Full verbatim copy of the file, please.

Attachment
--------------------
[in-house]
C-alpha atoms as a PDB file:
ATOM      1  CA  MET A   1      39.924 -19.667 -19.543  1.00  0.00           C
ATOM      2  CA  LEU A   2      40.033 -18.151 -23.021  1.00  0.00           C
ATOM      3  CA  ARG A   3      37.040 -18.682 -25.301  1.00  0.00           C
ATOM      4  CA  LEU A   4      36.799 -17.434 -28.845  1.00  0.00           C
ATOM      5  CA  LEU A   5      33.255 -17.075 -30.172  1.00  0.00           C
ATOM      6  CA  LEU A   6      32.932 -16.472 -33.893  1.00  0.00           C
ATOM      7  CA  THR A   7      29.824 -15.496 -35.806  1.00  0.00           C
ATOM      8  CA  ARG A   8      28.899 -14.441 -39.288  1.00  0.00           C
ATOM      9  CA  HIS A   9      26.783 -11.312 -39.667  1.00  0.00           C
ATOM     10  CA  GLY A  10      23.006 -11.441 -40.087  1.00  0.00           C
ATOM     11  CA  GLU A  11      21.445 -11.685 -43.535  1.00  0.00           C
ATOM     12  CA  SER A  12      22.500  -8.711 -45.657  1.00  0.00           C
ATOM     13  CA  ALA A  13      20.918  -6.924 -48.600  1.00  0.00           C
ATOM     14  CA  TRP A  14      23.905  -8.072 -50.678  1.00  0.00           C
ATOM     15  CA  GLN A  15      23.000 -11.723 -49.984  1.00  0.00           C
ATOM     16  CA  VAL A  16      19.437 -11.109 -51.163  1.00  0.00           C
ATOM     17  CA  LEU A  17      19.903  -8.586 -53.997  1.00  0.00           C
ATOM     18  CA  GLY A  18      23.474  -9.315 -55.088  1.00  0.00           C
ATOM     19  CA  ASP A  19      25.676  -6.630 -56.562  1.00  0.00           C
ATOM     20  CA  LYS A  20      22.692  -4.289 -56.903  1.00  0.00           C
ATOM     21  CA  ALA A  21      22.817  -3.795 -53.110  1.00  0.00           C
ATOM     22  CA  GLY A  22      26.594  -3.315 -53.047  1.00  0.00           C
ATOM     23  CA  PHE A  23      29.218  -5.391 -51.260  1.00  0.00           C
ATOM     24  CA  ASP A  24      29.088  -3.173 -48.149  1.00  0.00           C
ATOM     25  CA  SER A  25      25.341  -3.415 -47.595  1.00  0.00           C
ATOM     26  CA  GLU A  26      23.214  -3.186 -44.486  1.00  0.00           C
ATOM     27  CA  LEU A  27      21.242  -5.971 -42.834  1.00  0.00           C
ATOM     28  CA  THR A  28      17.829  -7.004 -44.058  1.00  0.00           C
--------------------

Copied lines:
[in-house]
C-alpha atoms as a PDB file:
ATOM      1  CA  MET A   1      39.924 -19.667 -19.543  1.00  0.00           C
ATOM      2  CA  LEU A   2      40.033 -18.151 -23.021  1.00  0.00           C
ATOM      3  CA  ARG A   3      37.040 -18.682 -25.301  1.00  0.00           C
ATOM      4  CA  LEU A   4      36.799 -17.434 -28.845  1.00  0.00           C
ATOM      5  CA  LEU A   5      33.255 -17.075 -30.172  1.00  0.00           C
ATOM      6  CA  LEU A   6      32.932 -16.472 -33.893  1.00  0.00           C
ATOM      7  CA  THR A   7      29.824 -15.496 -35.806  1.00  0.00           C
ATOM      8  CA  ARG A   8      28.899 -14.441 -39.288  1.00  0.00           C
ATOM      9  CA  HIS A   9      26.783 -11.312 -39.667  1.00  0.00           C
ATOM     10  CA  GLY A  10      23.006 -11.441 -40.087  1.00  0.00           C
ATOM     11  CA  GLU A  11      21.445 -11.685 -43.535  1.00  0.00           C
ATOM     12  CA  SER A  12      22.500  -8.711 -45.657  1.00  0.00           C
ATOM     13  CA  ALA A  13      20.918  -6.924 -48.600  1.00  0.00           C
ATOM     14  CA  TRP A  14      23.905  -8.072 -50.678  1.00  0.00           C
ATOM     15  CA  GLN A  15      23.000 -11.723 -49.984  1.00  0.00           C
ATOM     16  CA  VAL A  16      19.437 -11.109 -51.163  1.00  0.00           C
ATOM     17  CA  LEU A  17      19.903  -8.586 -53.997  1.00  0.00           C
ATOM     18  CA  GLY A  18      23.474  -9.315 -55.088  1.00  0.00           C
ATOM     19  CA  ASP A  19      25.676  -6.630 -56.562  1.00  0.00           C
ATOM     20  CA  LYS A  20      22.692  -4.289 -56.903  1.00  0.00           C
ATOM     21  CA  ALA A  21      22.817  -3.795 -53.110  1.00  0.00           C
ATOM     22  CA  GLY A  22      26.594  -3.315 -53.047  1.00  0.00           C
ATOM     23  CA  PHE A  23      29.218  -5.391 -51.260  1.00  0.00           C
ATOM     24  CA  ASP A  24      29.088  -3.173 -48.149  1.00  0.00           C
ATOM     25  CA  SER A  25      25.341  -3.415 -47.595  1.00  0.00           C
ATOM     26  CA  GLU A  26      23.214  -3.186 -44.486  1.00  0.00           C
ATOM     27  CA  LEU A  27      21.242  -5.971 -42.834  1.00  0.00           C
ATOM     28  CA  THR A  28      17.829  -7.004 -44.058  1.00  0.00           C